Grass Carp Fishing Tips

Grass Carp Fishing TipsGrass carp are often found in ponds, lakes and rivers near banks or shore lines. Carp can be located by the large splash they create when startled by your approach. Although carp are not widely recognized as a game fish in the U.S., in the British Isles and Europe, carp are favored by many anglers for their fierce fight and the strategy required to catch them. Although carp are easily deterred, there are a few tricks that can help increase your chances of hooking one of these fierce fighters.

Instructions

Difficulty: Moderate

How to:

Things You’ll Need:
  • 7-foot medium heavy rod with matched reel
  • 20 pound test line
  • Circle bait hook
  • Cherry tomatoes
  • Corn and cut grass
 
Step 1
Choose a medium heavy rod that is at least 7 feet in length and match it with a reel and 20 pound test fishing line. Do not underestimate the potential size of a carp and the power it can exert on tackle when hooked.
Step 2
Tie a circle bait holder hook onto the end of your line. Use a circle hook, as the point is designed to engage the mouth of the carp as the line pulls on the eye of the hook. Avoid using treble hooks as these can injure a carp and prevent it from being released unharmed.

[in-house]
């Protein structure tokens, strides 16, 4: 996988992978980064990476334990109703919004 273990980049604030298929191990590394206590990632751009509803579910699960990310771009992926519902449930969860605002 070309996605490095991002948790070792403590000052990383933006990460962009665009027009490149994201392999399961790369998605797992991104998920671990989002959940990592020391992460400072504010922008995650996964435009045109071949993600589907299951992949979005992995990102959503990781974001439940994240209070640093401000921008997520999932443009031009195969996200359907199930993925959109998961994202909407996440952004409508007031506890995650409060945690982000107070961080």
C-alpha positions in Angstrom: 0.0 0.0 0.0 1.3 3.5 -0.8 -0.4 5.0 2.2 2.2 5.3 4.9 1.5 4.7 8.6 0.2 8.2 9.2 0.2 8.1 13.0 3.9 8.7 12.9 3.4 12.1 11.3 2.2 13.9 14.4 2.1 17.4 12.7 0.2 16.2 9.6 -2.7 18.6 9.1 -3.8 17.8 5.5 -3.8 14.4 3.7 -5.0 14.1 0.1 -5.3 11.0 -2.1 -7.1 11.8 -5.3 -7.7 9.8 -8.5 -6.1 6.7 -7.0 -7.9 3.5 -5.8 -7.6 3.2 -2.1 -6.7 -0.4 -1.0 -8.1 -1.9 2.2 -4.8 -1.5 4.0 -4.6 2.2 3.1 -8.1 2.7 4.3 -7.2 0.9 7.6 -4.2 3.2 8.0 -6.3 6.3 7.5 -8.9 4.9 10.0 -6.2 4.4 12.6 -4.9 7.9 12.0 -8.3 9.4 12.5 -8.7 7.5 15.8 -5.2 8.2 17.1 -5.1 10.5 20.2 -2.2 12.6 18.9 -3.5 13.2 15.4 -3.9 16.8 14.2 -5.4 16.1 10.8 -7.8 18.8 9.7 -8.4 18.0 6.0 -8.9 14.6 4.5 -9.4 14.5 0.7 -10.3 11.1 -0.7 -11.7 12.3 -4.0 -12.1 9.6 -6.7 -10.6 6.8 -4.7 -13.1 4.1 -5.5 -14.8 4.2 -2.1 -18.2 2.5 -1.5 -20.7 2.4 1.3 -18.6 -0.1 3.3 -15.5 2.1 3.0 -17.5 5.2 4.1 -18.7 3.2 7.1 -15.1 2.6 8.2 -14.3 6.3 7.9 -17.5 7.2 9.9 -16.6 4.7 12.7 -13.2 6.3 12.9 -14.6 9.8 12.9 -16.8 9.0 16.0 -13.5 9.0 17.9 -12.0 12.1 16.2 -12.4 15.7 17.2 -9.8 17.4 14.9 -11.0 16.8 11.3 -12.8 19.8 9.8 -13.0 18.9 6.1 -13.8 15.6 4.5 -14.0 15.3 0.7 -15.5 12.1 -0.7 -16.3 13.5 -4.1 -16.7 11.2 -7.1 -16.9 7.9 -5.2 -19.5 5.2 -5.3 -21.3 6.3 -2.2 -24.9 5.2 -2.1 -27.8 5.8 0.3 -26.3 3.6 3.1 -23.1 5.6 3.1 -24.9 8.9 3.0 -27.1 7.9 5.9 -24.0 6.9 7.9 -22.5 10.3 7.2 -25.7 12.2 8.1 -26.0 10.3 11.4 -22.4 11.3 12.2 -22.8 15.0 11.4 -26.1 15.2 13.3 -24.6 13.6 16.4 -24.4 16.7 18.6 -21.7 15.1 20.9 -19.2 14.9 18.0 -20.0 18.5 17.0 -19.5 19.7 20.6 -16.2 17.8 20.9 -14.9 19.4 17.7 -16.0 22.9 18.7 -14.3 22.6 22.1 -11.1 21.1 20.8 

Step 3
Bait the hook with one half of a cherry tomato. Choose small to medium sized cherry tomatoes, as these are a favorite food of grass carp. Cut the tomato in half and place it on the hook making sure the point of the hook is completely covered, as carp mouth their bait first and will spit out the bait if a hook is detected.
Step 4
Chum or bait the water with whole kernel corn and freshly cut grass. Spread the chum mixture across an area of several feet at least one or two hours before fishing. Allow the chum or bait to sit undisturbed on the surface of the water and watch for signs of carp coming to the surface and sucking in the corn and grass.
Step 5
Slowly and deliberately approach the edge of the water getting only as close as absolutely necessary to place the baited hook in the water. Gently drop the hooked cherry tomato half among the chum and either suspend it or allow it to settle to the bottom.
Step 6
Maintain a taught line and place your finger along the line to detect a carp mouthing the bait. Allow the carp to take the bait and turn before setting the hook by raising the rod tip. The circle hook will typically set itself as the rod tip is raised.
Step 7
Loosen the drag on the reel as the carp often make long and very powerful runs away from you. Work the carp in as quickly as possible to avoid overtiring the fish so it can be released as soon as possible.
 

Article Written By Keith Dooley

Keith Dooley has a degree in outdoor education and sports management. He has worked as an assistant athletic director, head coach and assistant coach in various sports including football, softball and golf. Dooley has worked for various websites in the past, contributing instructional articles on a wide variety of topics.

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